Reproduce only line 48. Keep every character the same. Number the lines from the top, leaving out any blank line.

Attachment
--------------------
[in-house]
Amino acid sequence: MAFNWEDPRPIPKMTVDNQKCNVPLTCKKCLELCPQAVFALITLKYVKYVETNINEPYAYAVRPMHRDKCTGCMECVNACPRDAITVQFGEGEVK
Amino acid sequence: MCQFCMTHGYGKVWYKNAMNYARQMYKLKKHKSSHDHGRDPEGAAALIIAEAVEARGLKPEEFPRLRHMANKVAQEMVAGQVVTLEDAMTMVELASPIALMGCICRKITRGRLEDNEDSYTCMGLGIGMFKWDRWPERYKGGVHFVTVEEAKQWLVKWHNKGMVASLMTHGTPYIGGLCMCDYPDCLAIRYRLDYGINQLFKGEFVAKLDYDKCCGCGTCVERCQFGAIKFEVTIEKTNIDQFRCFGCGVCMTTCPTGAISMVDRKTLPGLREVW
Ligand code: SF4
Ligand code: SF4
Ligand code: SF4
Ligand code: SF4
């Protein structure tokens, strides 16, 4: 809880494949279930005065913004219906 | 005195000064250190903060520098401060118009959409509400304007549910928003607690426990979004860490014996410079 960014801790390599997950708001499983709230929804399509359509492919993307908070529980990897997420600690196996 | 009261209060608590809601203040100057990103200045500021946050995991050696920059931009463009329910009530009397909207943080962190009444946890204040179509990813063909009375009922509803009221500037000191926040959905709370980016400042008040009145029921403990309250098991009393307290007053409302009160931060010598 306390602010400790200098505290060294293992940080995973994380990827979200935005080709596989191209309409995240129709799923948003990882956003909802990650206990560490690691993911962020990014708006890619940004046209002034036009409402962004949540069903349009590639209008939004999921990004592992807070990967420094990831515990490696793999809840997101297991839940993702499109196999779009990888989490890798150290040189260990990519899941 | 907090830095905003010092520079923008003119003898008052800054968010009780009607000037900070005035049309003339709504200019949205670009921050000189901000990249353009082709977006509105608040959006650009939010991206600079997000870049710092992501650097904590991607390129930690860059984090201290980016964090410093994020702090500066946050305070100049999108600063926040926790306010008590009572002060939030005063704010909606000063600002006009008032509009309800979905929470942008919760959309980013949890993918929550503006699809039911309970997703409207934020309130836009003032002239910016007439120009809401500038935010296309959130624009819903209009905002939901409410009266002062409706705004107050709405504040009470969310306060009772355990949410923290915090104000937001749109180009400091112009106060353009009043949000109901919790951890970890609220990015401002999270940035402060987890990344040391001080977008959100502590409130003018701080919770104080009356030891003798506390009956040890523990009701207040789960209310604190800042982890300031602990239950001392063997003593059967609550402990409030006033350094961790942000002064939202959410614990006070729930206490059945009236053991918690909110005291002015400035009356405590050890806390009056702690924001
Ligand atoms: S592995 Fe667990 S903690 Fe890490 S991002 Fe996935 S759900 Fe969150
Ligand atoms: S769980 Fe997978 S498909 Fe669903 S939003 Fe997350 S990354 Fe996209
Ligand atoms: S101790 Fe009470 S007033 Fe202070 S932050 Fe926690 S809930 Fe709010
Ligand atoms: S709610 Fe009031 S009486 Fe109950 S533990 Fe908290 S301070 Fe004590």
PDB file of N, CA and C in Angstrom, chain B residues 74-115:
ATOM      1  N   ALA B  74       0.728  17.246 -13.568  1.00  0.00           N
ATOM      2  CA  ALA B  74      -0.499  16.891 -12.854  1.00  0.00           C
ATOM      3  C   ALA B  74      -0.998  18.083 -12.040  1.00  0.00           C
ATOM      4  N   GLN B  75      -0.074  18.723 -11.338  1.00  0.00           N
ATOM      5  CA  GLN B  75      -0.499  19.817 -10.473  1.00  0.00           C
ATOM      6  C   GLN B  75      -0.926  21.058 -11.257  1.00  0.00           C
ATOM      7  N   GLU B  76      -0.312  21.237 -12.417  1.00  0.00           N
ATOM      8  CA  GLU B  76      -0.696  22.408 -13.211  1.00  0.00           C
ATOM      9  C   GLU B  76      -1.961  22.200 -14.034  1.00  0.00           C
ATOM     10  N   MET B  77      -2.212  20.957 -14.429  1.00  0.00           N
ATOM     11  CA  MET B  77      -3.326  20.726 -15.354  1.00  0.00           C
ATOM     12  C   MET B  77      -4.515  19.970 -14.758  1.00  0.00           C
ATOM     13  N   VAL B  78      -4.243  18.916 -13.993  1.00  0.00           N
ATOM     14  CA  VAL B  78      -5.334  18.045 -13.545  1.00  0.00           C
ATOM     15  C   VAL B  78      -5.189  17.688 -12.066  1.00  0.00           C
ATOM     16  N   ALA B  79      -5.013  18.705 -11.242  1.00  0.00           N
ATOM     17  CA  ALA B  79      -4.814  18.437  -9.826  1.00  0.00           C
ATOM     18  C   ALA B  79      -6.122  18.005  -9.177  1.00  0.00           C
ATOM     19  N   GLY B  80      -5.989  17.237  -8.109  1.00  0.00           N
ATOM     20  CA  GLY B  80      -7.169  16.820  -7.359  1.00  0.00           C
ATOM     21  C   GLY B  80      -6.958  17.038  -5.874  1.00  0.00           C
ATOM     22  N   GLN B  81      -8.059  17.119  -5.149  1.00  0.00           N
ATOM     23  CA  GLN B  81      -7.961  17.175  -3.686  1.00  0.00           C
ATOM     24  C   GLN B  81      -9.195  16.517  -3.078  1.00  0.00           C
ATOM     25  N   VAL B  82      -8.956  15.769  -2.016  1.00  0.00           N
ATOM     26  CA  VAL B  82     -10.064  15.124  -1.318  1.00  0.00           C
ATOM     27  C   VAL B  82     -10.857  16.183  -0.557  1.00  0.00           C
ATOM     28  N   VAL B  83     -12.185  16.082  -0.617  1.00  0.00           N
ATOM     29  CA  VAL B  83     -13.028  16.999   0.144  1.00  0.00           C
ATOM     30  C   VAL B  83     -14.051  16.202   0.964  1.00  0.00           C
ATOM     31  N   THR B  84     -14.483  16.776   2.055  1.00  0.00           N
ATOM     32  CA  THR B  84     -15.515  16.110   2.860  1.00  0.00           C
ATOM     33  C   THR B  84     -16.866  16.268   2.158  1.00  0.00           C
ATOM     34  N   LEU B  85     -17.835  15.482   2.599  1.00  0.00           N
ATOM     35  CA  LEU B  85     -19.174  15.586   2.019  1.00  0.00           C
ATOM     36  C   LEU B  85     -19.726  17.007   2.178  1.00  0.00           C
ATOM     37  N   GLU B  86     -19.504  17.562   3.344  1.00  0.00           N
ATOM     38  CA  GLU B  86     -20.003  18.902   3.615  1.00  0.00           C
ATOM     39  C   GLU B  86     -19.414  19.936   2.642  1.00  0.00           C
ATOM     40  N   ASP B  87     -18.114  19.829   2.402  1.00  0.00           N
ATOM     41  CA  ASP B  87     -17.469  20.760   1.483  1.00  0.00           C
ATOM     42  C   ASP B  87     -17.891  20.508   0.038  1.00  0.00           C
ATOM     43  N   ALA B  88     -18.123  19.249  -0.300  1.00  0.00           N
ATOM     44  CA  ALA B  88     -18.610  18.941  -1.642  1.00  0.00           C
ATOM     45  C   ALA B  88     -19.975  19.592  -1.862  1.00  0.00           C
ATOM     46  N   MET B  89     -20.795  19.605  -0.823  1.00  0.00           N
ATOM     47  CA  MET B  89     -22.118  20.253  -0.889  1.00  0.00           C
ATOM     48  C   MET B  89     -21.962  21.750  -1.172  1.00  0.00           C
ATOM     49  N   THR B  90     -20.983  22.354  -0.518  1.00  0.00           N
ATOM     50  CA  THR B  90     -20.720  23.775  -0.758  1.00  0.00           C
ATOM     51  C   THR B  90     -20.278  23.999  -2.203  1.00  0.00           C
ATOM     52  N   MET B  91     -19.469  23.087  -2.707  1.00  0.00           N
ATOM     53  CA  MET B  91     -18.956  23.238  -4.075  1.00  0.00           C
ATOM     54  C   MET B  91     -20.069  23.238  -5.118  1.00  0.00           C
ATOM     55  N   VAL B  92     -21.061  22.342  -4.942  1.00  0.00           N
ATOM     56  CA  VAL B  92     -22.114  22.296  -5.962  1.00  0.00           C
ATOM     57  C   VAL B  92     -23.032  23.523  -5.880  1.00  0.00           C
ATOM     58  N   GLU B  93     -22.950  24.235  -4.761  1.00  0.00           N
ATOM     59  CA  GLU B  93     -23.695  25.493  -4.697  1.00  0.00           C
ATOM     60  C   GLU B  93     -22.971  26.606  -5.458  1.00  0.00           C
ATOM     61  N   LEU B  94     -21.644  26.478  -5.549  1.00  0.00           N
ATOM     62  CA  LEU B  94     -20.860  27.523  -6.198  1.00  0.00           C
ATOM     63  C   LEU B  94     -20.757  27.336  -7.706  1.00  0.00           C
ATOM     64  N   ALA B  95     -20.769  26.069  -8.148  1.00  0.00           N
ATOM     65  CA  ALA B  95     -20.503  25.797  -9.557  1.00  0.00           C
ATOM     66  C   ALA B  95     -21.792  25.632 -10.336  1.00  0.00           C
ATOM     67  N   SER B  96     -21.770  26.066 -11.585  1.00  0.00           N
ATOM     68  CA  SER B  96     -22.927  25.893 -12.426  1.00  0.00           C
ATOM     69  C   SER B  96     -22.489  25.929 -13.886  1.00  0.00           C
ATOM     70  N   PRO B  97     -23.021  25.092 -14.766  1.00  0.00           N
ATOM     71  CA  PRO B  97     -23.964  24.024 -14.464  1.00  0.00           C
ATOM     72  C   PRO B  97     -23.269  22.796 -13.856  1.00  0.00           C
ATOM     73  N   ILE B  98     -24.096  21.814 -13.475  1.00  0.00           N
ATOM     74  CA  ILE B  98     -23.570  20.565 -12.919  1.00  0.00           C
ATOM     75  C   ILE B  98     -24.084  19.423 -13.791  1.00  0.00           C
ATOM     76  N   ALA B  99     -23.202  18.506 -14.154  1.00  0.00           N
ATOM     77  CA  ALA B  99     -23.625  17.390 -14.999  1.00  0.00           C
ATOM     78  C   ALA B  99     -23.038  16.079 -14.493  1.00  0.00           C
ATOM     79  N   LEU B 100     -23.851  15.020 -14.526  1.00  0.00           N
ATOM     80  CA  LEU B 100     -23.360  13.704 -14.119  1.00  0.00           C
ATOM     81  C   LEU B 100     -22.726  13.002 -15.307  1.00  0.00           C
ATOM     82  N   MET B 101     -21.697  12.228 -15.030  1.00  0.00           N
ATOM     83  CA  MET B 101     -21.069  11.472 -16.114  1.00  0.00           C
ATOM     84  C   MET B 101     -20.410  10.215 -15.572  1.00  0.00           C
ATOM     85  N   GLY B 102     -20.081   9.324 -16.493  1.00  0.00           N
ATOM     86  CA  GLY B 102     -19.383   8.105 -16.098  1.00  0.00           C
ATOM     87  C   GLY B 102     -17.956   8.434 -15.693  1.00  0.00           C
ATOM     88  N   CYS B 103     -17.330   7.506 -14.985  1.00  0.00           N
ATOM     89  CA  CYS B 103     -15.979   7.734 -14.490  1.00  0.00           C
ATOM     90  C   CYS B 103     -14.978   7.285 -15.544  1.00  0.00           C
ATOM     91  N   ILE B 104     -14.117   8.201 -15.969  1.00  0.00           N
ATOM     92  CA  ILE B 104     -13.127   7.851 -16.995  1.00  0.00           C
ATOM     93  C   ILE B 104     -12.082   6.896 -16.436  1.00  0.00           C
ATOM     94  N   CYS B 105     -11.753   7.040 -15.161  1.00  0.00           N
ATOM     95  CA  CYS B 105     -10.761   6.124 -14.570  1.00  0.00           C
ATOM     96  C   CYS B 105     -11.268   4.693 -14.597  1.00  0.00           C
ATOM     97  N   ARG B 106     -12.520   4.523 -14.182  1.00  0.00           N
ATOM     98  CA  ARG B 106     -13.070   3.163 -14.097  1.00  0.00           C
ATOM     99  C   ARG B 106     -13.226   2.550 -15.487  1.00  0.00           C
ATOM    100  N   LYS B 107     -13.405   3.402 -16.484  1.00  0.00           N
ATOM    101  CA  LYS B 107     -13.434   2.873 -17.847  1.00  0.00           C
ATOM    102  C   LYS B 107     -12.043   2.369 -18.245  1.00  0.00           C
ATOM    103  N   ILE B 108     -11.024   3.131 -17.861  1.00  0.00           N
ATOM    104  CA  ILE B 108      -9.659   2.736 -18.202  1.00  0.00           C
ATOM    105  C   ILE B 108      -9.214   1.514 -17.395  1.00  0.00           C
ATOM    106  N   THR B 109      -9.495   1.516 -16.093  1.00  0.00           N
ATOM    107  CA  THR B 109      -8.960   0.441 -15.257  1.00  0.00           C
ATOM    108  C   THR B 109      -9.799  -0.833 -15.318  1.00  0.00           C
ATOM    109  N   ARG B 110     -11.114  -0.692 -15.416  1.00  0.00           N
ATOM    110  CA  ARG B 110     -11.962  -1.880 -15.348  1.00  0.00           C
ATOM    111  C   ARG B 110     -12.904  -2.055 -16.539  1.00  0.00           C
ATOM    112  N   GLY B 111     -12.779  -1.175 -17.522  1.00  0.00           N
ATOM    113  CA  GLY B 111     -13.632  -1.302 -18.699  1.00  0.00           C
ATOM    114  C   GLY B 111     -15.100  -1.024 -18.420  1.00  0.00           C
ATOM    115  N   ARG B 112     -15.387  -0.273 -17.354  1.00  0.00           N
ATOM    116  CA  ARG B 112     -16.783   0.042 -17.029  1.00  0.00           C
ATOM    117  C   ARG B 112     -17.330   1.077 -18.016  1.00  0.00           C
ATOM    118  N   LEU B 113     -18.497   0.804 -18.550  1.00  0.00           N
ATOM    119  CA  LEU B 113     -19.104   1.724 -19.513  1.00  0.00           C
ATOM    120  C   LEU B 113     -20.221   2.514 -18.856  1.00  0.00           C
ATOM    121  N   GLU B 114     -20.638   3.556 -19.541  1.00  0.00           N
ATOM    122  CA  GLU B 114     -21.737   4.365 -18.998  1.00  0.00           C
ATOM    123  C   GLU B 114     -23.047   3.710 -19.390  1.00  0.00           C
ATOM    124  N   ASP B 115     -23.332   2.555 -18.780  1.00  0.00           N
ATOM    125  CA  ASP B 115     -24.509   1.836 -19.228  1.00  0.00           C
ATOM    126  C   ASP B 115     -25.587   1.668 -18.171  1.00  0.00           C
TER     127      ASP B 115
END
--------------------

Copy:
ATOM     35  CA  LEU B  85     -19.174  15.586   2.019  1.00  0.00           C